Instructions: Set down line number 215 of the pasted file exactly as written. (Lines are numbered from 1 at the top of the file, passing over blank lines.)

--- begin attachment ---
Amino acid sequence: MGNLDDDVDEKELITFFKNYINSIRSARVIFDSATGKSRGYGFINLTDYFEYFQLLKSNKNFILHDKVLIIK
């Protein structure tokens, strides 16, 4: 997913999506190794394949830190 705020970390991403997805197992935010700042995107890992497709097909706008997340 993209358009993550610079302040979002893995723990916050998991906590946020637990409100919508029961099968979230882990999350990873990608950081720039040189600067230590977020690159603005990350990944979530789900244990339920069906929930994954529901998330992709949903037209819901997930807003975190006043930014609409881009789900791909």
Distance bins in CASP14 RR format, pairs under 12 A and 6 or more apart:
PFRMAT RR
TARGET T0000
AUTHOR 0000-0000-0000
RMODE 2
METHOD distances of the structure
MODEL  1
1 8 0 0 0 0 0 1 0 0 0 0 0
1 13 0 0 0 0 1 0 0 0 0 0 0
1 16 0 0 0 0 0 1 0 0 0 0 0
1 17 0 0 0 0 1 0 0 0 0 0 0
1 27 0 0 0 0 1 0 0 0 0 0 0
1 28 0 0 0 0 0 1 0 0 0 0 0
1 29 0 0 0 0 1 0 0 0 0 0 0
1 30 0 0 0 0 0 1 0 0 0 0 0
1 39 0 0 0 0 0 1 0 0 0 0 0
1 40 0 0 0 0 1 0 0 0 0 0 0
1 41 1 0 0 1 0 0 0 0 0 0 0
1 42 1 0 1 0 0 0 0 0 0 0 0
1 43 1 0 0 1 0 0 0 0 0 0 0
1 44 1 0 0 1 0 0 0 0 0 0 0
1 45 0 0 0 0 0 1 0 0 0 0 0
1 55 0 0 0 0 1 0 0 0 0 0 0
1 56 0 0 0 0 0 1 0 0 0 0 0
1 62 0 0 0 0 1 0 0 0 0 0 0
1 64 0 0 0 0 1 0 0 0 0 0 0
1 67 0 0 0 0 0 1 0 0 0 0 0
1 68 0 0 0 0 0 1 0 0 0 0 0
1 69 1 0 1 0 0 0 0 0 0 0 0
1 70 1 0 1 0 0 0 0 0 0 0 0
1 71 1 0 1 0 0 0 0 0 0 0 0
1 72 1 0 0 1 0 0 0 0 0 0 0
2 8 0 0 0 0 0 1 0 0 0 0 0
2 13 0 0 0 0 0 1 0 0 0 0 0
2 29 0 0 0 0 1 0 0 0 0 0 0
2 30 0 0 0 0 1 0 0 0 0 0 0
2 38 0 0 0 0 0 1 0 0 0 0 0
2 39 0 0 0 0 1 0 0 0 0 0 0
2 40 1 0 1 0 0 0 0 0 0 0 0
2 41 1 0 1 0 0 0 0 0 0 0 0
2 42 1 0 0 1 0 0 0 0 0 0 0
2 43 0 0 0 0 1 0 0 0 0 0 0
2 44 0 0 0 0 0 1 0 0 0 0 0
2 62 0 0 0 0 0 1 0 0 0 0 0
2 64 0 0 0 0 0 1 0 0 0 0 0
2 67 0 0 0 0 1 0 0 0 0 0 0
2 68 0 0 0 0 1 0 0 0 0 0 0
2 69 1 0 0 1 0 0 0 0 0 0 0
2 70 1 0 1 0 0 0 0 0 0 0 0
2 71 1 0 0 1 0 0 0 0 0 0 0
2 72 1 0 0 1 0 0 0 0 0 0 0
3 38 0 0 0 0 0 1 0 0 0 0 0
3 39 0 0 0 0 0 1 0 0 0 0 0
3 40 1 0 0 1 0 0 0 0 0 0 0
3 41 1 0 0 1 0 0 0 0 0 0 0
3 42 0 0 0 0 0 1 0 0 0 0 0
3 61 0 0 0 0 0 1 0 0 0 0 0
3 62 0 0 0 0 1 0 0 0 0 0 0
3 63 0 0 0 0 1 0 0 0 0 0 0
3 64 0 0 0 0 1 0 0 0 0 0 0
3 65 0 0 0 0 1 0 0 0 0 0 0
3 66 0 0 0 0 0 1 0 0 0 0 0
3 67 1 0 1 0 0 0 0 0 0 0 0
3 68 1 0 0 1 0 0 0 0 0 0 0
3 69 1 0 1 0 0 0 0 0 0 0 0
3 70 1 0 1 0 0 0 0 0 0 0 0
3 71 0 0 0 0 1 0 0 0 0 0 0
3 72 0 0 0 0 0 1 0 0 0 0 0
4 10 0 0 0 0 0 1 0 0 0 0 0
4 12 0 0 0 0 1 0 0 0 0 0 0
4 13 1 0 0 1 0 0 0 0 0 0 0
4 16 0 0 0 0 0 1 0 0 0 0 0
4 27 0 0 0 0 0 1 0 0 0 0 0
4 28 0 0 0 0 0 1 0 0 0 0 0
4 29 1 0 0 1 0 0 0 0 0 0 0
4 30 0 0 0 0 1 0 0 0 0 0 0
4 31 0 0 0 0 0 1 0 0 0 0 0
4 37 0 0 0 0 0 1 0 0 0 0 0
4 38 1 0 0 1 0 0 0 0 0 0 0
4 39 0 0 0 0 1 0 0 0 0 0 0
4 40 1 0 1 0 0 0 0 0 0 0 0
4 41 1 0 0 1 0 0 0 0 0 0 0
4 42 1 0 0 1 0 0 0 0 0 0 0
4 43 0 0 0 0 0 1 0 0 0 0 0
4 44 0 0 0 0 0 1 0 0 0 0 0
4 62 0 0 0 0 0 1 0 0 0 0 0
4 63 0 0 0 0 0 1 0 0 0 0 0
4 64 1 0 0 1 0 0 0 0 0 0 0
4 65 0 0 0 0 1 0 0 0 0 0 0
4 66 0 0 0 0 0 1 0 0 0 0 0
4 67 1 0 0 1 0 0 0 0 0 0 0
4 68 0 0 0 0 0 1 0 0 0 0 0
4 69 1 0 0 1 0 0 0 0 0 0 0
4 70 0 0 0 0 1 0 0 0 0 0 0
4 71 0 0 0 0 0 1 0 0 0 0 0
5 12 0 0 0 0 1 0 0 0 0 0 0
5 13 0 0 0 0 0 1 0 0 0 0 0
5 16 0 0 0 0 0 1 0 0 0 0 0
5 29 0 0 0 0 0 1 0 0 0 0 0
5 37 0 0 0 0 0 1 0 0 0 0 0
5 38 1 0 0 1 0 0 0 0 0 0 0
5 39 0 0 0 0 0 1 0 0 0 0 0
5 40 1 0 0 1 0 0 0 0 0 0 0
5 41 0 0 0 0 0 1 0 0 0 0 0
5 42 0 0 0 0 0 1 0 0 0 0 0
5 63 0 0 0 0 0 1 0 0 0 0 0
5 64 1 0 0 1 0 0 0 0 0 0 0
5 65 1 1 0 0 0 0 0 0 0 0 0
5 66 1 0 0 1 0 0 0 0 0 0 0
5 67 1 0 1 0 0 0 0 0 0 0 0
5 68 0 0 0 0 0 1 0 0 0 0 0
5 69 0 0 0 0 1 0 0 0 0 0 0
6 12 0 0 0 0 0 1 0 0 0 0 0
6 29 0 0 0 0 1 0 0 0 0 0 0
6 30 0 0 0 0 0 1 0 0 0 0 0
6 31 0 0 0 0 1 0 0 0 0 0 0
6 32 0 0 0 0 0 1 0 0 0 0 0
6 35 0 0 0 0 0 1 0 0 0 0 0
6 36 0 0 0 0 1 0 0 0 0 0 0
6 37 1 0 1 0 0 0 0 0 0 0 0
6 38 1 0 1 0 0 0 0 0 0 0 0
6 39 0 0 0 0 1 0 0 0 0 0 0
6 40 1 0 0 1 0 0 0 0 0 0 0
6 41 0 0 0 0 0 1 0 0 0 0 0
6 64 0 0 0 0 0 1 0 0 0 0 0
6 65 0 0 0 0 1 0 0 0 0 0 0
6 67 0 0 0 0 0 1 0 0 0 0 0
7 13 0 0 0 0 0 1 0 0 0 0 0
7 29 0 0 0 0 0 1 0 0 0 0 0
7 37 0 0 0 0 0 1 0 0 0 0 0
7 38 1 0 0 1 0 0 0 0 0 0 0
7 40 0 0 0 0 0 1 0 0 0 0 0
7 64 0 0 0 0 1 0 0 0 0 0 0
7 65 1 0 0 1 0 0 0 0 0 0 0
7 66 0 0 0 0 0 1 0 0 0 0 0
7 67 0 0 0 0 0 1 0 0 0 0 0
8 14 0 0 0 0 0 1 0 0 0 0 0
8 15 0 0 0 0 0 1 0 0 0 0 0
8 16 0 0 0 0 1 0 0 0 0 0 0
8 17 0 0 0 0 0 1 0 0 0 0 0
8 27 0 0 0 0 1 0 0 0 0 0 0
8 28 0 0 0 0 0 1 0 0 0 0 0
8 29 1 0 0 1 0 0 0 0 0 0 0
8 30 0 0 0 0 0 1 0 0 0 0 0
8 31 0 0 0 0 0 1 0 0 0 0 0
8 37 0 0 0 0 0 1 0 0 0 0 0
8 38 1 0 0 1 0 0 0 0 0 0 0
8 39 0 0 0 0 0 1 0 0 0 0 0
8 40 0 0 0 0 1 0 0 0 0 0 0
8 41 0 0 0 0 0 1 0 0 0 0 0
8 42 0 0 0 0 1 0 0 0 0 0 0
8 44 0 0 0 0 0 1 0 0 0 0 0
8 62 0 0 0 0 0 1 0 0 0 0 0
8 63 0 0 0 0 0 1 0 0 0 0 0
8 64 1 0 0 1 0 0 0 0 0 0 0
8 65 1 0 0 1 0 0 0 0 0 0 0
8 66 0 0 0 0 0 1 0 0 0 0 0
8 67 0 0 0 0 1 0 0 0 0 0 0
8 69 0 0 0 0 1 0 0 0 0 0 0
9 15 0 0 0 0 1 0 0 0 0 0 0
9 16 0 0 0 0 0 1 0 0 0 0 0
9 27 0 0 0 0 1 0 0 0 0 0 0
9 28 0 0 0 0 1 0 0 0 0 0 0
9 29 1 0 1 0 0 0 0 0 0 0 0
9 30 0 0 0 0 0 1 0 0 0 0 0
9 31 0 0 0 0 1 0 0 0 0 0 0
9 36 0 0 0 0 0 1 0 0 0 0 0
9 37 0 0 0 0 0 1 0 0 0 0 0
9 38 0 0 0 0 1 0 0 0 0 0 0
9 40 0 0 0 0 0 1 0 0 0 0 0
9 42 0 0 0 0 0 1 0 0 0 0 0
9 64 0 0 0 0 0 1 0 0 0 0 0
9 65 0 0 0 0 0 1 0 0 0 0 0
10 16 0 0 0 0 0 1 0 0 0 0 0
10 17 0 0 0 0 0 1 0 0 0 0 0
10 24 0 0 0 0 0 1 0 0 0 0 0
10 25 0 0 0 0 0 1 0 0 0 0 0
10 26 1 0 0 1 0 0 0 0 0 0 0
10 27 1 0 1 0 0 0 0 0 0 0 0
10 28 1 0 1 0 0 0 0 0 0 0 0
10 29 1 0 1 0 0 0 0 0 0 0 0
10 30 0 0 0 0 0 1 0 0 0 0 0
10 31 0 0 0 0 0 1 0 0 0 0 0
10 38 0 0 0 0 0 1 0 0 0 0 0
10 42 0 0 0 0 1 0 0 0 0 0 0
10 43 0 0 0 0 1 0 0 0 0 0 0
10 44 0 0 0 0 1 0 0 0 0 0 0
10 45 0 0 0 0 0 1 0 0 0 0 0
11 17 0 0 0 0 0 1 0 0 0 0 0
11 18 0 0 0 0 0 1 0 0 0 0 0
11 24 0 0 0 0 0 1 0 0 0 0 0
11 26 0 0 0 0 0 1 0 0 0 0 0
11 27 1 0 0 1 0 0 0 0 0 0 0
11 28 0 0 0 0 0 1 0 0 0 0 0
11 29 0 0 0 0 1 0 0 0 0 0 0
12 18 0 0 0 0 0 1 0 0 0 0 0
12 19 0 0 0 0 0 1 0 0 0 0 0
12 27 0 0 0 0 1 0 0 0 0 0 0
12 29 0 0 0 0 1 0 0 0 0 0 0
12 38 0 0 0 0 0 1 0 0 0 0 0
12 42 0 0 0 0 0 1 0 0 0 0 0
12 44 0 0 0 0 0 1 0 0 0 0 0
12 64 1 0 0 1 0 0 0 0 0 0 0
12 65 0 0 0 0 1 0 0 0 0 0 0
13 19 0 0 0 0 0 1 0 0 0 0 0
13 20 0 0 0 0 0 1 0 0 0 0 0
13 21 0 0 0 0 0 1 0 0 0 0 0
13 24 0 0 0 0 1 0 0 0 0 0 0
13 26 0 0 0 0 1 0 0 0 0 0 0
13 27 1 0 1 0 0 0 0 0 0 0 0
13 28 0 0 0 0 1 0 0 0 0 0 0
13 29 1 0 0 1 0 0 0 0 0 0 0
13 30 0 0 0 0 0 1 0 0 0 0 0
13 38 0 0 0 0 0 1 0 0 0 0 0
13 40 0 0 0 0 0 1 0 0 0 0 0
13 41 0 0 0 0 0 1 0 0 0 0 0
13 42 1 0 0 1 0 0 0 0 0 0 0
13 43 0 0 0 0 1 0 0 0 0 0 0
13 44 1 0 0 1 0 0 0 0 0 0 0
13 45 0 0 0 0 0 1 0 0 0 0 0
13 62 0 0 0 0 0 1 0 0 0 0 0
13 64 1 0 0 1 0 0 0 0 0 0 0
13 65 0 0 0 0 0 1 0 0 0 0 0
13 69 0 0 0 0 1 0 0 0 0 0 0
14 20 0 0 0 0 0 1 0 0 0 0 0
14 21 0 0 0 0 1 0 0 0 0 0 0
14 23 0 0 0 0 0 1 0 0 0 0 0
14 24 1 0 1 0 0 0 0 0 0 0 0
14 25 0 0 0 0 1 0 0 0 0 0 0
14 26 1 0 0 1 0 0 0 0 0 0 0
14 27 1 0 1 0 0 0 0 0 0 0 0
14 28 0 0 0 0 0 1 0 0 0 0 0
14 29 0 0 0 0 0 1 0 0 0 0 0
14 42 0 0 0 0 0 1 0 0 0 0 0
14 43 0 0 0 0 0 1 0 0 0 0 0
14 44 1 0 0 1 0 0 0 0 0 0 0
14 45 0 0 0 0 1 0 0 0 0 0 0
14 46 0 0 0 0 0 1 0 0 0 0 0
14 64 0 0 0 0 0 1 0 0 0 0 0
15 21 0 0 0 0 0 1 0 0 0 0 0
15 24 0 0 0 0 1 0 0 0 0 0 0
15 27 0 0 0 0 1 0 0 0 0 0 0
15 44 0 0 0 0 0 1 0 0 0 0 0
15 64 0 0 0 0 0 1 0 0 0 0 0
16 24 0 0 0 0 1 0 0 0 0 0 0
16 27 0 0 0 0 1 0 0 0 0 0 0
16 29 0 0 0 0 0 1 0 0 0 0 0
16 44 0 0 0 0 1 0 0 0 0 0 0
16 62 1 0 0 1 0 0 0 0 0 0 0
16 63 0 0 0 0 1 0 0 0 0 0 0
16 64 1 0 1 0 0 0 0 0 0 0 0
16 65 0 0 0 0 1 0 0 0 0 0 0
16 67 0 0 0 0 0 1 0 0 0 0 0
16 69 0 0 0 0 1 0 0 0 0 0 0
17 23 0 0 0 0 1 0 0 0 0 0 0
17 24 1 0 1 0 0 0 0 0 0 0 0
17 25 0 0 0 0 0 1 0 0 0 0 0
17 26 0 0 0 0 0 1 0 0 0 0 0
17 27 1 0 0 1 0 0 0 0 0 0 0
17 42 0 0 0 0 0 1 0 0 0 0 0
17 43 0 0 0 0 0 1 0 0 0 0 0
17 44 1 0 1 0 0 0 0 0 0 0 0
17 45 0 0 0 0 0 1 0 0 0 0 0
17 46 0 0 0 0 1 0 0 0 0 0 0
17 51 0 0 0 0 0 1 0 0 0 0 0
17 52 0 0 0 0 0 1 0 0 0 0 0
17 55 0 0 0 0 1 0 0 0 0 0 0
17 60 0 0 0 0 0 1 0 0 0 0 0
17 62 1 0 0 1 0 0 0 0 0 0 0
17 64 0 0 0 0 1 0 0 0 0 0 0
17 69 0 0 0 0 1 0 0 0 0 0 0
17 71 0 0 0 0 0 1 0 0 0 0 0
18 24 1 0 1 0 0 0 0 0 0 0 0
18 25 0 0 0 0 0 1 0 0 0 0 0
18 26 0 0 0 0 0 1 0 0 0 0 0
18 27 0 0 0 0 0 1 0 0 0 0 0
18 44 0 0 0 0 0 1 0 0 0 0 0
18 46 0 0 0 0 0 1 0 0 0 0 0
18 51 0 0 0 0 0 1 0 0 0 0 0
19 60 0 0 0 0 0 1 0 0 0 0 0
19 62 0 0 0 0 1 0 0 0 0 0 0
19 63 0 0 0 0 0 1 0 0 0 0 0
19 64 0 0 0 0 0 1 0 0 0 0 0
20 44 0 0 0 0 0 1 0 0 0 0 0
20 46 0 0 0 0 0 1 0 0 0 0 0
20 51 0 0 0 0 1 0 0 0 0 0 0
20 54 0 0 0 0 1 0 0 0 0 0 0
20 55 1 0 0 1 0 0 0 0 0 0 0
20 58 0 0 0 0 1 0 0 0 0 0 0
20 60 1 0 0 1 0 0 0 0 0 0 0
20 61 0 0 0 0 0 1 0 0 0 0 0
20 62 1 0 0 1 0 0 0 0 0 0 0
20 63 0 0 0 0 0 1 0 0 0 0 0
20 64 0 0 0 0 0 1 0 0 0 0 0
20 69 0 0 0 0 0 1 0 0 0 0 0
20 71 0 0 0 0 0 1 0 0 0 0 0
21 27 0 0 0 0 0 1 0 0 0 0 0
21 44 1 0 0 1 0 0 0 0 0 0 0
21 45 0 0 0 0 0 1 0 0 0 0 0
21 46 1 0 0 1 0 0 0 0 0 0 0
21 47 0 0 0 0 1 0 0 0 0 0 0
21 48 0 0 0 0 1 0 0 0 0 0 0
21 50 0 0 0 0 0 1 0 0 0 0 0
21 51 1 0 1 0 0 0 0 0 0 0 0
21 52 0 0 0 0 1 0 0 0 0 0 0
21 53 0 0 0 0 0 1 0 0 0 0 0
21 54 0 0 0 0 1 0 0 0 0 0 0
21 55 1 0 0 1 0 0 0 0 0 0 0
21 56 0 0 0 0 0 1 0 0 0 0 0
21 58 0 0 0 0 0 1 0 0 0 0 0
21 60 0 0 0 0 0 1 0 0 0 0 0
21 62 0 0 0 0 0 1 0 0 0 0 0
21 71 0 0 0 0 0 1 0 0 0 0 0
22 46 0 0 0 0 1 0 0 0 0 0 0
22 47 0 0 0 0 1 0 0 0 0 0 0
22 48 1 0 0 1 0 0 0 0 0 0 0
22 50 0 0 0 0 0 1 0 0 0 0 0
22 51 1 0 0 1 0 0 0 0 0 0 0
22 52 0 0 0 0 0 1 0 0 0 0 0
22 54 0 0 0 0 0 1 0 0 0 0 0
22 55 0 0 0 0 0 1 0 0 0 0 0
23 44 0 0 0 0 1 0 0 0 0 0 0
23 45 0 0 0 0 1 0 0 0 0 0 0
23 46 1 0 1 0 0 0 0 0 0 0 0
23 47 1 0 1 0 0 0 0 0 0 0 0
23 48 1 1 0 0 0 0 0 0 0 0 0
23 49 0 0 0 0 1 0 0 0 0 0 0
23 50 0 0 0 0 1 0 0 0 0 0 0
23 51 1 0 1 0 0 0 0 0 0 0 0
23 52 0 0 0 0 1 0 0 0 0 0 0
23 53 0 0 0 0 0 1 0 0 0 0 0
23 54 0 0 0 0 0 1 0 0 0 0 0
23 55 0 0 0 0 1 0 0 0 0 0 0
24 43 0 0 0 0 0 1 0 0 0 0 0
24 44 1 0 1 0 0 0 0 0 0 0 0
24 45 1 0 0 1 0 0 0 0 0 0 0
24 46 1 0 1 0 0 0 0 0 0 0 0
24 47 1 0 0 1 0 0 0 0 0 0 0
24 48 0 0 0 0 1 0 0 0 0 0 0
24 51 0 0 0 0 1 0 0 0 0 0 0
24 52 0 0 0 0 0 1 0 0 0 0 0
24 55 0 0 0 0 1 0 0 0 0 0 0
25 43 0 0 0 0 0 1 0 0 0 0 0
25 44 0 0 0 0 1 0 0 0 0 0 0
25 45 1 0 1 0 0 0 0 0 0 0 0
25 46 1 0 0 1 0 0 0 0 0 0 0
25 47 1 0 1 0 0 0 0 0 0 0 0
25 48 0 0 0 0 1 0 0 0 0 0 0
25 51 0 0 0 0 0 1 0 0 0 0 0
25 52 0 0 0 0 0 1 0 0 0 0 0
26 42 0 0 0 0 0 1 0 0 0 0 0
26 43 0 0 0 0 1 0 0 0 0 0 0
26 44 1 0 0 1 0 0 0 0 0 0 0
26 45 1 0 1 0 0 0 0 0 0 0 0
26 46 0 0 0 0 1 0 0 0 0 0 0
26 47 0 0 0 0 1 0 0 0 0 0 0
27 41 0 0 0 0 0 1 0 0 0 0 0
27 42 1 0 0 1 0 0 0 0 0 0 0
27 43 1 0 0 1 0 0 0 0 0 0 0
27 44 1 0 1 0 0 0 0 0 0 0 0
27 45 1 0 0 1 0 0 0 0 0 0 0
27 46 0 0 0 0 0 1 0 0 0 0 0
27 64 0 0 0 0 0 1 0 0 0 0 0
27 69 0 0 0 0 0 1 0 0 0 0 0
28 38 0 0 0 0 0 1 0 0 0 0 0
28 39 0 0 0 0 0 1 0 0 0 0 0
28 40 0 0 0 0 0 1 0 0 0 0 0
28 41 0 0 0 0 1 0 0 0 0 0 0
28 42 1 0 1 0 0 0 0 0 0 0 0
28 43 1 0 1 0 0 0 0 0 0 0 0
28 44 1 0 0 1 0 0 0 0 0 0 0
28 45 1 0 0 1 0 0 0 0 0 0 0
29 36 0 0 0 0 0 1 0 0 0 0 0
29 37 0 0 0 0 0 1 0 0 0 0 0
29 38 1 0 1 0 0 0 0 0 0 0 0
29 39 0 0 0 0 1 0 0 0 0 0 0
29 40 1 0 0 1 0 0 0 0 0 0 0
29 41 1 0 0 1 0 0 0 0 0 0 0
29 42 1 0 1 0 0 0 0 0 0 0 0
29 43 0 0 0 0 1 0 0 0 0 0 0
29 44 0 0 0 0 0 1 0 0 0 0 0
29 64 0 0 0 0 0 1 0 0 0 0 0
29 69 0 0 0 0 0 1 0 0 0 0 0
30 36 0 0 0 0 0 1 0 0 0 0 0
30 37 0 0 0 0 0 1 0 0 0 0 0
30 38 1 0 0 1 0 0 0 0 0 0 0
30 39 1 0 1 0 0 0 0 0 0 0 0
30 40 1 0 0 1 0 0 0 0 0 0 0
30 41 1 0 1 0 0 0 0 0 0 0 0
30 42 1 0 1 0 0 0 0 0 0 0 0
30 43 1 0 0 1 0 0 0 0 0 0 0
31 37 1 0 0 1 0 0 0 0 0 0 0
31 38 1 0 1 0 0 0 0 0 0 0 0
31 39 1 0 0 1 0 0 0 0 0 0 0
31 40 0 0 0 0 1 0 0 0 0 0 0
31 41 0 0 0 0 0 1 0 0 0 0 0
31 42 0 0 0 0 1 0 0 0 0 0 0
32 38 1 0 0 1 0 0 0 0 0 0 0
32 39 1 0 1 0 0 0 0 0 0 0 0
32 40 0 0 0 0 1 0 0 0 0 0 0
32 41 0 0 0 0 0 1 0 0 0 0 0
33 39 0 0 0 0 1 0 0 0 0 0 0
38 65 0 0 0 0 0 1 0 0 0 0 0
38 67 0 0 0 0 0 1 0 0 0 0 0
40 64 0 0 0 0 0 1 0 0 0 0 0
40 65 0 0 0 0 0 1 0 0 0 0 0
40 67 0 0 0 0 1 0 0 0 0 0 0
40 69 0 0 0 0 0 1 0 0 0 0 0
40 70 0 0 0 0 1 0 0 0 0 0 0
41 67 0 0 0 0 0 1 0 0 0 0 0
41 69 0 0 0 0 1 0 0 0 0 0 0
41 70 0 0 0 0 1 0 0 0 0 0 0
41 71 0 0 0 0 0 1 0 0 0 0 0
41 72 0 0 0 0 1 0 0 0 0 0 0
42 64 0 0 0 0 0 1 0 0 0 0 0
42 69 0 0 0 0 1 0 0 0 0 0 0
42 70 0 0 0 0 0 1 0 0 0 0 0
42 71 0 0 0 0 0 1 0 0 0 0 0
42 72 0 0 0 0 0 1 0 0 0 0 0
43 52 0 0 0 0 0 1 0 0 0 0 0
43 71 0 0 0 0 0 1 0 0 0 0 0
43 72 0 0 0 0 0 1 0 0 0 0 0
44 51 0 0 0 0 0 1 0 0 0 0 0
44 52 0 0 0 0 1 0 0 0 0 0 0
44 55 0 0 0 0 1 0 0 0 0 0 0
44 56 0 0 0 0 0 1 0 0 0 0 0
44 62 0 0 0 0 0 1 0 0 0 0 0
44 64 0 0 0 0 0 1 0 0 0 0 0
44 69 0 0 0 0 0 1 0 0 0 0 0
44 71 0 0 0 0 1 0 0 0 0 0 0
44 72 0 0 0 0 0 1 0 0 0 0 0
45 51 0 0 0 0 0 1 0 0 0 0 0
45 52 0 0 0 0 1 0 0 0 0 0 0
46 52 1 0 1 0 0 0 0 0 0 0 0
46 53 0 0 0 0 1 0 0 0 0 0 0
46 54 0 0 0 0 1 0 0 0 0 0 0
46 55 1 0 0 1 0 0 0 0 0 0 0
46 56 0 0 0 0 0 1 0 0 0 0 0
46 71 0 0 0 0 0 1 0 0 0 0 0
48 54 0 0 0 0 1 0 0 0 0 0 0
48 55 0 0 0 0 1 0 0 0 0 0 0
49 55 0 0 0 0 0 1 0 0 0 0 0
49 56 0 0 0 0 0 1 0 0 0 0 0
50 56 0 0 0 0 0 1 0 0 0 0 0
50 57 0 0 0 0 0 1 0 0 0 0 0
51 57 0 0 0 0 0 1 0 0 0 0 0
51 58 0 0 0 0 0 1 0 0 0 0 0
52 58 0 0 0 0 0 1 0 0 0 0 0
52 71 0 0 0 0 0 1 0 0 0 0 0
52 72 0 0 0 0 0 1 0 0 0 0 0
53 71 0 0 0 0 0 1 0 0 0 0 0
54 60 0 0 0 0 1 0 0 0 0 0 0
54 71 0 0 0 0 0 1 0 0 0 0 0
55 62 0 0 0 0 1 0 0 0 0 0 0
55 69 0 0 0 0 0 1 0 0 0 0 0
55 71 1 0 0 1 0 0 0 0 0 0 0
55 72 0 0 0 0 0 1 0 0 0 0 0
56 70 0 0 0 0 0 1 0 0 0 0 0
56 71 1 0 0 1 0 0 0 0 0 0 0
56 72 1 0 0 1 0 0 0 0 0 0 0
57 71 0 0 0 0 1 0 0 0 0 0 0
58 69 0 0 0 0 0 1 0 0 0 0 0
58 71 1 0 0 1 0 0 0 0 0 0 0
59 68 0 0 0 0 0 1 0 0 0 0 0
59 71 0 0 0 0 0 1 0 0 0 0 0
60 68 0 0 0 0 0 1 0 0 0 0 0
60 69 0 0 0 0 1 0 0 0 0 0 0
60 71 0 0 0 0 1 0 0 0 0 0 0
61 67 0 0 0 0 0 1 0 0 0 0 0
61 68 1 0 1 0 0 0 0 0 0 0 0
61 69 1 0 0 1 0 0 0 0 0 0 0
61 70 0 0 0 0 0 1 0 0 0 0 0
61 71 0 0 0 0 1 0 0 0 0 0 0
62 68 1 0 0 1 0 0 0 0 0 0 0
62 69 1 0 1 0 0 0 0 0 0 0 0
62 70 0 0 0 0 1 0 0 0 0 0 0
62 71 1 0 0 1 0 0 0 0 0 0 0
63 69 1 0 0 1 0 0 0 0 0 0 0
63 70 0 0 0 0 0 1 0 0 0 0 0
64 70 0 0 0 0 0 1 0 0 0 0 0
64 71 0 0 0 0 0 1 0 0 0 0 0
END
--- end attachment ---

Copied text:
13 30 0 0 0 0 0 1 0 0 0 0 0